A small number of donors to the BC Liberal Party have too much sway over British Columbia’s politics, NDP leader John Horgan said today while renewing a call to ban corporate and union political donations.
“In the last budget year, in 2016, based on information that we have that the Liberals released at the start of the year, we’ve been able to determine that 185 donors to the BC Liberals gave $6 million,” Horgan said. “That’s fully half of the money raised by the BC Liberals last year.”
In a province of 4.5 million people, it’s disturbing that just 185 donors are funding half of the governing party’s activities, Horgan said.
“Those 185 donors are getting a good return on their investment in the BC Liberals,” he said. “They’re getting tax reductions while regular people are paying more for health care, they’re paying more for their insurance, they’re paying more for their energy costs.”
Last week, the BC Liberal Party posted to its website a list of its donations for 2016, which would not usually be submitted to Elections BC until March 31, and committed to publishing details of any donations in 2017 within 10 days of receiving them.
Horgan said the NDP is still finalizing its list of donations from 2016 and will submit them to Elections BC as the law requires. “I believe the gimmick of real-time disclosure is an opportunity for [Premier] Christy Clark to give the impression of action where none truly exists.”
He pointed out that the NDP has introduced five private members bills since 2005 that would ban corporate and union donations, but the government has failed to support them. Horgan said he will reintroduce the bill when MLAs return to the legislature in February.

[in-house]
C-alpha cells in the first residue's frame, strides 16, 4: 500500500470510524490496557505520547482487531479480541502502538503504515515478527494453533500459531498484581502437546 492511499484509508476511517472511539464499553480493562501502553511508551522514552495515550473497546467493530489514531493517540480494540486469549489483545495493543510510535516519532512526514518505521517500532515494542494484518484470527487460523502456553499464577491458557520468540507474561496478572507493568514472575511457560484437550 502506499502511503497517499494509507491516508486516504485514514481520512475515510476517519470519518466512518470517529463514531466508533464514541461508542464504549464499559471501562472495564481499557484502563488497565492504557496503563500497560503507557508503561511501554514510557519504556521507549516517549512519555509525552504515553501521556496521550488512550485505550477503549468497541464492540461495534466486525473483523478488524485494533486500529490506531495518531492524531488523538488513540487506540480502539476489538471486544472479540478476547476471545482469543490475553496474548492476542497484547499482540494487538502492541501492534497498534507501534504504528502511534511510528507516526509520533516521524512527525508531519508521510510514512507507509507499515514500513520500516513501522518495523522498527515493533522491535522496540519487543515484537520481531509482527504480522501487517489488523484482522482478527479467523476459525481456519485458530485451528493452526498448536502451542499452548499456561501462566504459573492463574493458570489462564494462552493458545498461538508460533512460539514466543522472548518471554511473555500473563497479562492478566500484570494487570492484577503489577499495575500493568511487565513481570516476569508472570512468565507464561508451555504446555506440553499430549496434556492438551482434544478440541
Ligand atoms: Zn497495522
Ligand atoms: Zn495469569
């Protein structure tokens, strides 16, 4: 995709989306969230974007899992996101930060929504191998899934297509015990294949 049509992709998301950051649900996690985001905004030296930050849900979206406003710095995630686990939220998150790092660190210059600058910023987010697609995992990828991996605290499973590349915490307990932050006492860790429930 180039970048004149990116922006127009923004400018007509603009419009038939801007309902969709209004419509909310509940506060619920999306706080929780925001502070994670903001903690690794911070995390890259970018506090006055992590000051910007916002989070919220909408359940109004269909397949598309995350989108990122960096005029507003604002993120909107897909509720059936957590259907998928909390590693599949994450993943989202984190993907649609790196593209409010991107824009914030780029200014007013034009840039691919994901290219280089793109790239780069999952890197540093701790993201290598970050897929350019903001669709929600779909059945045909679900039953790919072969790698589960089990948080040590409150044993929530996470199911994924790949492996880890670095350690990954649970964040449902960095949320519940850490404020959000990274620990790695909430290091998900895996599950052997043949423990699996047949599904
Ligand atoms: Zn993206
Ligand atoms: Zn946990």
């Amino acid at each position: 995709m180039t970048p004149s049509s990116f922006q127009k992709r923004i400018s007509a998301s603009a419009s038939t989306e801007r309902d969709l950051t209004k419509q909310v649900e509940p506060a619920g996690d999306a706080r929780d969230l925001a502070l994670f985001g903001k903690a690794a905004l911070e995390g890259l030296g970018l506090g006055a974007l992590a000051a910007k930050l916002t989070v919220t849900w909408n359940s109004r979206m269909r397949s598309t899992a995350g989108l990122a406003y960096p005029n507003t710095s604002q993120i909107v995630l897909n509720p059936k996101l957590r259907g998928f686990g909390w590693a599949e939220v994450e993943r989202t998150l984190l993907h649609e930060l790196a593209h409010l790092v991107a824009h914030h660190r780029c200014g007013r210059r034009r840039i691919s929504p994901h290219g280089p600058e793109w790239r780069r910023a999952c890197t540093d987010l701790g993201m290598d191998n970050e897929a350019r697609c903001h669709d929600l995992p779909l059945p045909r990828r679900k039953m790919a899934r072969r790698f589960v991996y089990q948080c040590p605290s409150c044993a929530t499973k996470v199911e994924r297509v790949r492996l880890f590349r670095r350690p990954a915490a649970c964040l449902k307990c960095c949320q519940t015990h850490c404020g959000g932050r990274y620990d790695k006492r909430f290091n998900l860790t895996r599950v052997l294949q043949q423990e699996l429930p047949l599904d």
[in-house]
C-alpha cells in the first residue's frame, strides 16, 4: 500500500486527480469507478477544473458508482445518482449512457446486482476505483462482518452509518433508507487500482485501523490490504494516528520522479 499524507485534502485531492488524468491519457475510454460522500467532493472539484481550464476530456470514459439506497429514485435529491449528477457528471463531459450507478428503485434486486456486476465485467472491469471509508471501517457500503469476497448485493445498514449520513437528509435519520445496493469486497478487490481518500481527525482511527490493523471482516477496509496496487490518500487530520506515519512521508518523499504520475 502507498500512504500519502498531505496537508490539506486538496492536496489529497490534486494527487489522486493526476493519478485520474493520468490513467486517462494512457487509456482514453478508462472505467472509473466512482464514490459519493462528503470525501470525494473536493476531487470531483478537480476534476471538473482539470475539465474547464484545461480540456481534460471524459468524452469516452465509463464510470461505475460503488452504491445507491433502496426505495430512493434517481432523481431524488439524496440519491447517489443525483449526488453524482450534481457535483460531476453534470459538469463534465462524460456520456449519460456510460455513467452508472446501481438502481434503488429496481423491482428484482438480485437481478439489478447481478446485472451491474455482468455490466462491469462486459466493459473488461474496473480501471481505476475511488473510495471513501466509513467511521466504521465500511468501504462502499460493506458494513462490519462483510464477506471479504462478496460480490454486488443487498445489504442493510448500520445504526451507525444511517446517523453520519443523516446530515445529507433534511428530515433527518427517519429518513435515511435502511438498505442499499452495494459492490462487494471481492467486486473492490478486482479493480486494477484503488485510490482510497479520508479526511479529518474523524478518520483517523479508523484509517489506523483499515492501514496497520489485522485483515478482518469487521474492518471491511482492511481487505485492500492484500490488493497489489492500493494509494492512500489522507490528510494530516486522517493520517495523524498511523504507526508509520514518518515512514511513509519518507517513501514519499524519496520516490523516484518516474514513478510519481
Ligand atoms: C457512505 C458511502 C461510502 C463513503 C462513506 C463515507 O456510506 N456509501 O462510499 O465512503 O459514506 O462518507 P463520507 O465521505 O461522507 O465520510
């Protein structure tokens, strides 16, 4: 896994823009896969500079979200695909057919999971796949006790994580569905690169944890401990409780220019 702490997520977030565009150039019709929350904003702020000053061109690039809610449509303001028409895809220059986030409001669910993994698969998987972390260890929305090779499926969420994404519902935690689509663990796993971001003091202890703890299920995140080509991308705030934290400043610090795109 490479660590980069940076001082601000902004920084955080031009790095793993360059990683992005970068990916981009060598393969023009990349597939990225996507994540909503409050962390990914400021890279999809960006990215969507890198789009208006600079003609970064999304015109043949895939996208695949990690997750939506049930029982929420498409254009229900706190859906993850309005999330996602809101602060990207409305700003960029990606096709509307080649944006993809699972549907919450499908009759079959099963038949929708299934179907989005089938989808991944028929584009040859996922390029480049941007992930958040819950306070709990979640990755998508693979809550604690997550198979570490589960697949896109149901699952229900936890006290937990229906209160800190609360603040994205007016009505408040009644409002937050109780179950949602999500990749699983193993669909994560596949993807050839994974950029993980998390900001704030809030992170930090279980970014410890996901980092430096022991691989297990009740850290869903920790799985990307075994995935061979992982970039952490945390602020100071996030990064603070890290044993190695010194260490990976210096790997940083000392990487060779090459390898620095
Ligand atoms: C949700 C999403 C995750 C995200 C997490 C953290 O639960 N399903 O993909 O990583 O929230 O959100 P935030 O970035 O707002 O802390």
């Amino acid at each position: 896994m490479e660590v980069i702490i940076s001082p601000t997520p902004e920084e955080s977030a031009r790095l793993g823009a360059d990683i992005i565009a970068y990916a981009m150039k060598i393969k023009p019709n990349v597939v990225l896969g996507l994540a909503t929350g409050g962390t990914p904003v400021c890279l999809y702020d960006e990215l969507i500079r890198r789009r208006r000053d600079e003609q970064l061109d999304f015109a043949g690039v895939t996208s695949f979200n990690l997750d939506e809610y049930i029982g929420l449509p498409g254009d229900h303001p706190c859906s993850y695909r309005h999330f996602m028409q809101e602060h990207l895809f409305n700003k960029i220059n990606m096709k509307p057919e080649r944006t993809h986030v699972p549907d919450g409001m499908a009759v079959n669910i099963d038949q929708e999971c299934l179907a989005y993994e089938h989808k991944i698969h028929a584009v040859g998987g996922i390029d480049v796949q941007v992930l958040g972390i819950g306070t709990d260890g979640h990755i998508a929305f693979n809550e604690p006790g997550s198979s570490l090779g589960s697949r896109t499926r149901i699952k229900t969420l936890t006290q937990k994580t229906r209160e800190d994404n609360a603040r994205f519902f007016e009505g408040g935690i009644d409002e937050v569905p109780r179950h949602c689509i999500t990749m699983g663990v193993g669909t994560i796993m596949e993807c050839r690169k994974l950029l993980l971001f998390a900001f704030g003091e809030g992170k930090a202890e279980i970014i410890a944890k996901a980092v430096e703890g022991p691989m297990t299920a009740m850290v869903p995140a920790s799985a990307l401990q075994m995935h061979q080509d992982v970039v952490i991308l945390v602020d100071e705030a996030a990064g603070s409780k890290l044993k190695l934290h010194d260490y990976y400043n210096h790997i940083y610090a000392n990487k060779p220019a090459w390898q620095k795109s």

The NDP also included a ban on corporate and union donations in its platforms for the 2009 and 2013 elections, and will do so again ahead of the May 9, 2017 election, he said.
“If I am premier in May of this year, we will ban corporate and union donations and we will put people back at the centre of our politics where they truly belong.”
Interest in the public and media has grown over the last two years in getting big money out of provincial politics, Horgan said.
Referring to a recent article in the New York Times, Horgan said, “When we have international stories about the ‘wild west’ mentality toward fundraising here, and when we have the realization that the premier received $300,000 from her political party over the time she’s been leader as the result of her fundraising activity, I think that heightens awareness of these issues.”
Asked if the BC Liberals’ full coffers put the NDP at a disadvantage, Horgan said, “I feel that British Columbians are at a disadvantage when the wealthy and well connected can get access to government and they can’t.”
The BC Green Party, which last week announced it had raised $763,667 in 2016, said in September that it would not be accepting donations from corporations or unions.
“Sadly once again both the BC Liberals and the BC NDP have shown us this week that they aren’t willing to take action now, which is what British Columbians want,” leader Andrew Weaver said in an emailed statement Jan. 19.
“The B.C. Liberals are just laughing it off, while the B.C. NDP will only do something about it if they win the election. In the meantime, both of them will accept the same potentially corrupting money that is making B.C. the wild west of politics, even by American standards.”
Horgan has said in the past that refusing corporate and union donations while the BC Liberals still accept them would put his party at an unfair disadvantage.
“We’ve led by example by introducing legislation that would stop the activity,” he said today. “We need to change the law and apparently in order to do that we need to change the government.”